Before you decide to cut the tree down, make sure sap actually does run out all season. I am not familiar with olive trees, but I believe olive trees normally grow in dry climates. The leaf fall might be related to high water levels depending on what part of Florida you are in. For most trees, a prolonged leaf fall relates to an inadequate supply of water, or an adequate water supply but a condition that makes it difficult for the tree to move water from the rooting area to the canopy, such as root strangulation. There are other possibilities. If the tree is sick, take a swab of the sap, and see if it stinks. I may be able to help with more possibilities, with more info, and perhaps pics.
It is possible the "sawdust " you describe could be from insects, or something from the tree.
I feel like you just hate this tree and are looking for an excuse to have it cut down. The condo board would probably call in a tree expert to look at it. If they don't, you may have to, but be prepared to accept what the expert says.
I have a pine tree and it is dripping sap from all of its needles, all over the tree. It is a big tree and it has never done this before. Thanx.
Oops, I just read what I wrote and saw that I didn't ask a question. So, question is, why is the tree doing this, and what do I do to help it? Thanx
Could be bugs. In my location I would take a small branch to the CSU Ag school extension to ID problem. $3 or $7 for the svc.
We have had a beautiful red maple tree outside our kitchen window for over 30 years. This is the first year we have had trouble with sap. The leaves are dripping sap all over everything and making a sticky mess. Why is this only just now happening? Is is time to cut the tree down?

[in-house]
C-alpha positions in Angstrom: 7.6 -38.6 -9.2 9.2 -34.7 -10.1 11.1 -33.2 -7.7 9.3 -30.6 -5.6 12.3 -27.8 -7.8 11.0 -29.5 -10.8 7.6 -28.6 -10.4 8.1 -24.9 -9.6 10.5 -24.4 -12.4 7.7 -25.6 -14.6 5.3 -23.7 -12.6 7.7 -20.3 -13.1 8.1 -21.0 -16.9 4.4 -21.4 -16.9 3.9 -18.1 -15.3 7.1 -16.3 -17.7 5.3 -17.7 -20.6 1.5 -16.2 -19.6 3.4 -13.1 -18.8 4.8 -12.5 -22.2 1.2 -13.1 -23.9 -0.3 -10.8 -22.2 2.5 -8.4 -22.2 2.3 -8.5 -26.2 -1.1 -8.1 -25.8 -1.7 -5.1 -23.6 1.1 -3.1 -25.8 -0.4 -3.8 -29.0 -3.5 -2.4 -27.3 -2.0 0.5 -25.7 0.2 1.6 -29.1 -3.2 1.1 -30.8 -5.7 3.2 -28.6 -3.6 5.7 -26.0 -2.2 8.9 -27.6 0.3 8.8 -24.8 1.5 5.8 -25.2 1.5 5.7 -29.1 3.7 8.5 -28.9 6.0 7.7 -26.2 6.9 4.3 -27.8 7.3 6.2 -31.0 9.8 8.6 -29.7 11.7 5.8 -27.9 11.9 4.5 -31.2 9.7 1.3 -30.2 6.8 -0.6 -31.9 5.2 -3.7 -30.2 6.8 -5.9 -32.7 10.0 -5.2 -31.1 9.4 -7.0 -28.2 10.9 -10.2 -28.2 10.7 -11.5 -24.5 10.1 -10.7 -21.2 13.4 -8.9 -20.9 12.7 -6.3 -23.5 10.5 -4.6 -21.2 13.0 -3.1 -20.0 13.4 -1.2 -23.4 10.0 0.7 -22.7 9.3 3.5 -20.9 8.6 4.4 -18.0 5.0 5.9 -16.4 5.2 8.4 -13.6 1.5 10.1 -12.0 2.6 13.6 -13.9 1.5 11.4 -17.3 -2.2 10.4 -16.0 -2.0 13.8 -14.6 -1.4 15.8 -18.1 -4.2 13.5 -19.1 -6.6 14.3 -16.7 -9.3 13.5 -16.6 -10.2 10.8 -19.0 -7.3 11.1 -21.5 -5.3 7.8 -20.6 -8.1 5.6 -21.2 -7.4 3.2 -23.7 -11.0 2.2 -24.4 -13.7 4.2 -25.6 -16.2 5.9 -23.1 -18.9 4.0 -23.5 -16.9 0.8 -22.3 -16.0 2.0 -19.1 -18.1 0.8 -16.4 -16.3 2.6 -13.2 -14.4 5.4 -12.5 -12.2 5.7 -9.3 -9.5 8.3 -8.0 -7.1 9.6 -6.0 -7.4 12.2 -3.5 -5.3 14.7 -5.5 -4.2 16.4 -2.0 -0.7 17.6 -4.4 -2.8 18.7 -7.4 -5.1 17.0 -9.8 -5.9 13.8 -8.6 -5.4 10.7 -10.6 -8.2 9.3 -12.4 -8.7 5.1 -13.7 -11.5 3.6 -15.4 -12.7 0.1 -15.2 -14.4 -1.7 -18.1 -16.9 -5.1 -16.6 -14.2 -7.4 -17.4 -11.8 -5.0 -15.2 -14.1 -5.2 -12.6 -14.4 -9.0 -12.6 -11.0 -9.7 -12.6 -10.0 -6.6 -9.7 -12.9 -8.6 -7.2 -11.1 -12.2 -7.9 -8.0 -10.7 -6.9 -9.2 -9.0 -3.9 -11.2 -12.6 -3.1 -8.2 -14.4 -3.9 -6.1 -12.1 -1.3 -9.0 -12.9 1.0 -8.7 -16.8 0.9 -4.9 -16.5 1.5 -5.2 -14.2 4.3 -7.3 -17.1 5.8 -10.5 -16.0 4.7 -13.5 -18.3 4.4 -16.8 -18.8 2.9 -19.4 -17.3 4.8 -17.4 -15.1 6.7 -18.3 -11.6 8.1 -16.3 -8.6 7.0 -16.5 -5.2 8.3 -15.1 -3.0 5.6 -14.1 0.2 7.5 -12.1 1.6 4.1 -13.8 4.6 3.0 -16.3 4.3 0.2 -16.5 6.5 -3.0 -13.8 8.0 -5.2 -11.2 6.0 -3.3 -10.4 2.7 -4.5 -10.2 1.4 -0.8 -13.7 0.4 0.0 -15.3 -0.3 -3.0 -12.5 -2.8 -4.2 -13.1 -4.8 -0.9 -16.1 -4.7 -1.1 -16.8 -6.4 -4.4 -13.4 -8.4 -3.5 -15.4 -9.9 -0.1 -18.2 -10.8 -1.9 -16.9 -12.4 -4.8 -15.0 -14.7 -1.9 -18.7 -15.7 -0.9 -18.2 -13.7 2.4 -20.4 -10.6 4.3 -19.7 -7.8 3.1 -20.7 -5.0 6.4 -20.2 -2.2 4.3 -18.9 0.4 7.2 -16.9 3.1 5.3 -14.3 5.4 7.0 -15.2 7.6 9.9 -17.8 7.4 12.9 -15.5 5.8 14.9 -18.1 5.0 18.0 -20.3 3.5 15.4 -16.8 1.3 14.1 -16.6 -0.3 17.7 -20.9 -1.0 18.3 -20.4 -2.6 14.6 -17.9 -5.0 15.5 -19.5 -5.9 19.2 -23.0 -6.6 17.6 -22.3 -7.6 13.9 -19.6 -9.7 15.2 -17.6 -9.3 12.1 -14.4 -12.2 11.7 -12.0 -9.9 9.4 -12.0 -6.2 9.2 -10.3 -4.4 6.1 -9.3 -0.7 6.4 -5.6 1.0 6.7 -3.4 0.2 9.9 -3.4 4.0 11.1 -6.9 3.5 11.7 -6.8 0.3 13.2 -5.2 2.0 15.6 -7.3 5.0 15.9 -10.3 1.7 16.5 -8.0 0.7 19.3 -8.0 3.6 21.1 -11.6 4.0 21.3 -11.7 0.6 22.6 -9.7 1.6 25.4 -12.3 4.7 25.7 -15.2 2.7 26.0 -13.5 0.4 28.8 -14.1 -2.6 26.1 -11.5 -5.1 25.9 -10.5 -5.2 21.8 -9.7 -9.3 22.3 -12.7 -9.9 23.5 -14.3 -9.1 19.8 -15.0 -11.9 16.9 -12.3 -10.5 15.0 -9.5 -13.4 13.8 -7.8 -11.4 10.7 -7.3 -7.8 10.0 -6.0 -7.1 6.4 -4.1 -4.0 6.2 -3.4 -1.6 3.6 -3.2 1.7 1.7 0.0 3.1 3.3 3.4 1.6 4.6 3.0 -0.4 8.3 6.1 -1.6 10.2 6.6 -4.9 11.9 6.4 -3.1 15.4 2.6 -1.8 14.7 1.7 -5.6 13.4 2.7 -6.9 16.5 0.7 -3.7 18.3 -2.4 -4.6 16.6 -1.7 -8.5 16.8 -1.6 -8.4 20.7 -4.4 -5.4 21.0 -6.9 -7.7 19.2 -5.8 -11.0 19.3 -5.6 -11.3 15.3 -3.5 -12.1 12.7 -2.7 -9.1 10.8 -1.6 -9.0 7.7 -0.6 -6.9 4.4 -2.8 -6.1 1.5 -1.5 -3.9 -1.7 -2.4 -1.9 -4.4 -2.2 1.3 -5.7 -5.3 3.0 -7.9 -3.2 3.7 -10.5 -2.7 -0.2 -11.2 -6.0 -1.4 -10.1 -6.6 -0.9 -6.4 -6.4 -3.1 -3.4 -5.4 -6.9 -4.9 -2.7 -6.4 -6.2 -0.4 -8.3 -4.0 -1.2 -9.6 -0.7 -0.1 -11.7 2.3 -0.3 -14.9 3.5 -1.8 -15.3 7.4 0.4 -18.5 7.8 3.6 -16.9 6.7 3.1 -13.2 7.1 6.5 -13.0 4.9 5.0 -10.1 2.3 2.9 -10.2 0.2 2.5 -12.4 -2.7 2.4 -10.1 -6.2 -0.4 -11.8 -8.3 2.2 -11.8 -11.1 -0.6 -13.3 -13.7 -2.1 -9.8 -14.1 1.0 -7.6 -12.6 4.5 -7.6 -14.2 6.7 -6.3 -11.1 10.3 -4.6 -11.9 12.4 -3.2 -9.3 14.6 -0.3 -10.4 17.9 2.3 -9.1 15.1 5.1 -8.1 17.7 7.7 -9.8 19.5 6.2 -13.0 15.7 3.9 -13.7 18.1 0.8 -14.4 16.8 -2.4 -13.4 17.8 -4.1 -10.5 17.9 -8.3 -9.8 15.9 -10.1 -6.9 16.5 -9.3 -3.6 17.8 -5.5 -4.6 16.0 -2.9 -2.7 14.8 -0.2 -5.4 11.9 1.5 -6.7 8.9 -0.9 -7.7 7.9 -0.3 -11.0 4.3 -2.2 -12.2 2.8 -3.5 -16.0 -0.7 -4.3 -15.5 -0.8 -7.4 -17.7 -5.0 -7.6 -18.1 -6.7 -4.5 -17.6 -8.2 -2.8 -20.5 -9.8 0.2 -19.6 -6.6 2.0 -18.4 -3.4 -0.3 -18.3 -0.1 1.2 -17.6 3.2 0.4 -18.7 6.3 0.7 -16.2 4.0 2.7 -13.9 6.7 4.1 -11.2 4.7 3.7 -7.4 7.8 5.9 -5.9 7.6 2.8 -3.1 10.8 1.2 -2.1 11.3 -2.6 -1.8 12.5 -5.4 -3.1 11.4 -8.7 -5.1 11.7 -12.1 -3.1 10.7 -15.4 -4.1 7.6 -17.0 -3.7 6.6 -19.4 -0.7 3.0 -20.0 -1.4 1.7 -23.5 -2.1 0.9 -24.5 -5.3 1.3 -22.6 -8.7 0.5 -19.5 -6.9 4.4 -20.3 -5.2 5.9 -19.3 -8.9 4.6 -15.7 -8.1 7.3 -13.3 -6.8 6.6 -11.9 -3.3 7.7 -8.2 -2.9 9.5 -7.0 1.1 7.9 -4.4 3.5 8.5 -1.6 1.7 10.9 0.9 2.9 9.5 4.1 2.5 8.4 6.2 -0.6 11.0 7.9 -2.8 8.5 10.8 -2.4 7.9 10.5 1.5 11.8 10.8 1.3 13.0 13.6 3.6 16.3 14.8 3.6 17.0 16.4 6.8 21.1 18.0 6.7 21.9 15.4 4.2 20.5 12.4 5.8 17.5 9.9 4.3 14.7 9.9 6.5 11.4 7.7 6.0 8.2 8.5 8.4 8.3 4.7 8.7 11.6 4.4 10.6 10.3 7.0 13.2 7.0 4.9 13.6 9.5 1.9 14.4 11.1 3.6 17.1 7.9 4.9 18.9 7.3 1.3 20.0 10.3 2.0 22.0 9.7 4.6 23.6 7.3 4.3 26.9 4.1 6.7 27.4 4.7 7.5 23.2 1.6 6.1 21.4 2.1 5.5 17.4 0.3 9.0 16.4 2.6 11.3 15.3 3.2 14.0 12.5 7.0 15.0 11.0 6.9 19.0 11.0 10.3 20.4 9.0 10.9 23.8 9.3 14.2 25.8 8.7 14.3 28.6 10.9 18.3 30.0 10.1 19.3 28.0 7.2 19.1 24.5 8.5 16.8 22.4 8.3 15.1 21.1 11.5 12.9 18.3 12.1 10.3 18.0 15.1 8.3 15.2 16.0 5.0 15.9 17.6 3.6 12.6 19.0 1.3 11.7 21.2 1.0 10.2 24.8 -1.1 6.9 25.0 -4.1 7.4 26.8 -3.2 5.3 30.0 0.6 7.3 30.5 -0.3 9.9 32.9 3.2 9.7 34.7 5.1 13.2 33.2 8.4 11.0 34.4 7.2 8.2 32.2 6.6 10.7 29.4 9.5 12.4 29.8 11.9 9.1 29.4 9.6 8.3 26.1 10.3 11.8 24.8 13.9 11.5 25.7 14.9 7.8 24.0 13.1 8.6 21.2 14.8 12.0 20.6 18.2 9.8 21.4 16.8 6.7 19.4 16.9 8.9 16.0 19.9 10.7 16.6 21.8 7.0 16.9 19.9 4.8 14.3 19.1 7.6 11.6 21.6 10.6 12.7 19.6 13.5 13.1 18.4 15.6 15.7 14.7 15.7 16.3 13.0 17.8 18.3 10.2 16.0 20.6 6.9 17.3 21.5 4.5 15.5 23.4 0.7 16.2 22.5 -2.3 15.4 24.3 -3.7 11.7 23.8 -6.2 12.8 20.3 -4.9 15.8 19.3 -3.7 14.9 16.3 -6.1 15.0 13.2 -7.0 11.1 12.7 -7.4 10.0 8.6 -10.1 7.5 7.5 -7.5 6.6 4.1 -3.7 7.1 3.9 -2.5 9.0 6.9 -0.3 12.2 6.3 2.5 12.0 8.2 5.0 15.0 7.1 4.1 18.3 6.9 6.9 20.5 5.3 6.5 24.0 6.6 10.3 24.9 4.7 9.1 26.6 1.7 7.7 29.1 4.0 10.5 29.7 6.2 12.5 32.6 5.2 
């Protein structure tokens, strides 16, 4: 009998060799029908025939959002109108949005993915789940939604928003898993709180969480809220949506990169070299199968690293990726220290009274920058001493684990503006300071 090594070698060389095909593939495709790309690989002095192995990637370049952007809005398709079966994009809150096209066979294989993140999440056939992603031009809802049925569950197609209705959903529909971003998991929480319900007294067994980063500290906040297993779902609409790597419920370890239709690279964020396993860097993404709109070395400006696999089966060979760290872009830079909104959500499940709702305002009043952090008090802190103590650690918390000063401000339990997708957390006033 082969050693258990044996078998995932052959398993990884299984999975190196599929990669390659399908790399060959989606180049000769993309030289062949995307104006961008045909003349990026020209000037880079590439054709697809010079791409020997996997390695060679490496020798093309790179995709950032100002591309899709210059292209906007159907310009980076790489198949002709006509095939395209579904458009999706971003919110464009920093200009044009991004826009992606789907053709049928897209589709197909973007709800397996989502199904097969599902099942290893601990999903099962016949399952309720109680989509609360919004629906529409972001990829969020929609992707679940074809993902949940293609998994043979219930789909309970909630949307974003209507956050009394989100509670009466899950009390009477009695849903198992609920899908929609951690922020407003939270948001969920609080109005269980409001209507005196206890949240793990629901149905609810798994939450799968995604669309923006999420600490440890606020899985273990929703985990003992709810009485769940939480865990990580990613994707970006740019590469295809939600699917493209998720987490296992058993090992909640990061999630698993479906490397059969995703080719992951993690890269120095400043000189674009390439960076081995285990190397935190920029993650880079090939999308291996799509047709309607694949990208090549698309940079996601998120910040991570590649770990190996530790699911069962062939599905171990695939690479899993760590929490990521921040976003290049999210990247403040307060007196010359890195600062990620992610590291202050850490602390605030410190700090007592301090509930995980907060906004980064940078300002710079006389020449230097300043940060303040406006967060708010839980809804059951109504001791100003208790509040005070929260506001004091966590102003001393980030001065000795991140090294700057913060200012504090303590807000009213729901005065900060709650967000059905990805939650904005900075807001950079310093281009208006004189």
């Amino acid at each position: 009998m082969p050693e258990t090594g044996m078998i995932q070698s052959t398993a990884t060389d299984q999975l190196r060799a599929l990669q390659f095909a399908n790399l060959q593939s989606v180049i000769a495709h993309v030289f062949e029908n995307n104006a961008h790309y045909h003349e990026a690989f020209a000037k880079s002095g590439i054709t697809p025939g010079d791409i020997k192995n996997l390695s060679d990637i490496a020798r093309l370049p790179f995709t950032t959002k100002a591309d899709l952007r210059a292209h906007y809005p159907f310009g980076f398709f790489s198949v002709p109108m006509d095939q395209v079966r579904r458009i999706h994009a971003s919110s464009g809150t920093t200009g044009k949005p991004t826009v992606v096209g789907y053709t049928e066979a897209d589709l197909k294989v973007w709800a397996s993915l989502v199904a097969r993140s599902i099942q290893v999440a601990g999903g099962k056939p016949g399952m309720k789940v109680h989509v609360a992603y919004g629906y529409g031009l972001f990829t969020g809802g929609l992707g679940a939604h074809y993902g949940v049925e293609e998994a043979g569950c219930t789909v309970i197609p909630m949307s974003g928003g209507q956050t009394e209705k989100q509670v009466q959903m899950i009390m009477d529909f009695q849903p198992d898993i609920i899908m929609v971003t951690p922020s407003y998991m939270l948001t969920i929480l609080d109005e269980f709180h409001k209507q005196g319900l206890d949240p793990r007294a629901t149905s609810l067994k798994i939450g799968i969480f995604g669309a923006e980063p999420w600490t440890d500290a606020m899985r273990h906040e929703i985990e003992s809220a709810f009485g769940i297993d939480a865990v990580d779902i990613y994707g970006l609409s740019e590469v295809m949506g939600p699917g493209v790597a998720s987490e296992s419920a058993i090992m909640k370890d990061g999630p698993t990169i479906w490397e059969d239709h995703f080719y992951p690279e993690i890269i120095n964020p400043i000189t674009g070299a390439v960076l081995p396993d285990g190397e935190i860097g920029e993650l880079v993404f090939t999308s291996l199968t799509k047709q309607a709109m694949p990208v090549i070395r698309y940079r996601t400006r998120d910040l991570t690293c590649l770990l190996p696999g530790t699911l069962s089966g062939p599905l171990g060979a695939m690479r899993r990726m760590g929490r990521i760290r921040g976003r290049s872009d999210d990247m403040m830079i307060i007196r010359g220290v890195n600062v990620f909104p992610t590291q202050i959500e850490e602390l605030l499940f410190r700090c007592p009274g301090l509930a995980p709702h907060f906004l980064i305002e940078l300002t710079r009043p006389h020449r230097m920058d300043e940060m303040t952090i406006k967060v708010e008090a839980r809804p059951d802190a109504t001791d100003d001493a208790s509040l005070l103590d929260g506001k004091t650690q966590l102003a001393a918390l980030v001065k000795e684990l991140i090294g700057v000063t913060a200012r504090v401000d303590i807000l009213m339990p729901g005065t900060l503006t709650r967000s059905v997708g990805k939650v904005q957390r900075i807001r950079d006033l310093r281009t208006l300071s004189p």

I'm not sure which is the cause but, if you are observant, you can find out quickly. Here are some possibilities:
My oak tree is leaking sap at the bottom and it's attracting bees and flies. How can I stop it?
Oh my gosh, you are so lucky to have only one oak tree leaking and at the bottom. All of the oak trees (live oaks with Spanish moss) in my neighborhood are dripping sap. Our patios, furniture, cars are covered. My husband has to wash the car daily so we can see when we drive. If we walk outside, drops land in our hair and clothes. We are told it is aphids and there is no remedy until they move on. I will follow your answer and hope someone has a cure for both of us.
We pruned our palo verde and it's dripping sap from the wound. What do we put on it to stop the dripping?
By Sheri E.
I have a 60 foot fir tree that is dripping a lot of sap. What is causing this?
We have a beautiful maple tree in our front yard. It is about 15 years old and the past two years we have sap dripping all over our yard from the tree. When we sit under it, we actually get sticky! Is there anything we can do about it?
By Judy H.
We recently cut branches from pine trees as they were hanging too close to the house. Now they continually drip sap and have been dripping for 3 months, how can we stop this? The branches are high and hard to get at, this dripping is right at the front door of the house. Please help.
I have a big maple tree in my front yard and from spring through summer it seeps sap everywhere. It makes a mess of my car and my neighbor's cars. Would tapping it in the spring reduce the amount of sap that seeps?
By Lori DuBell from Toledo, OH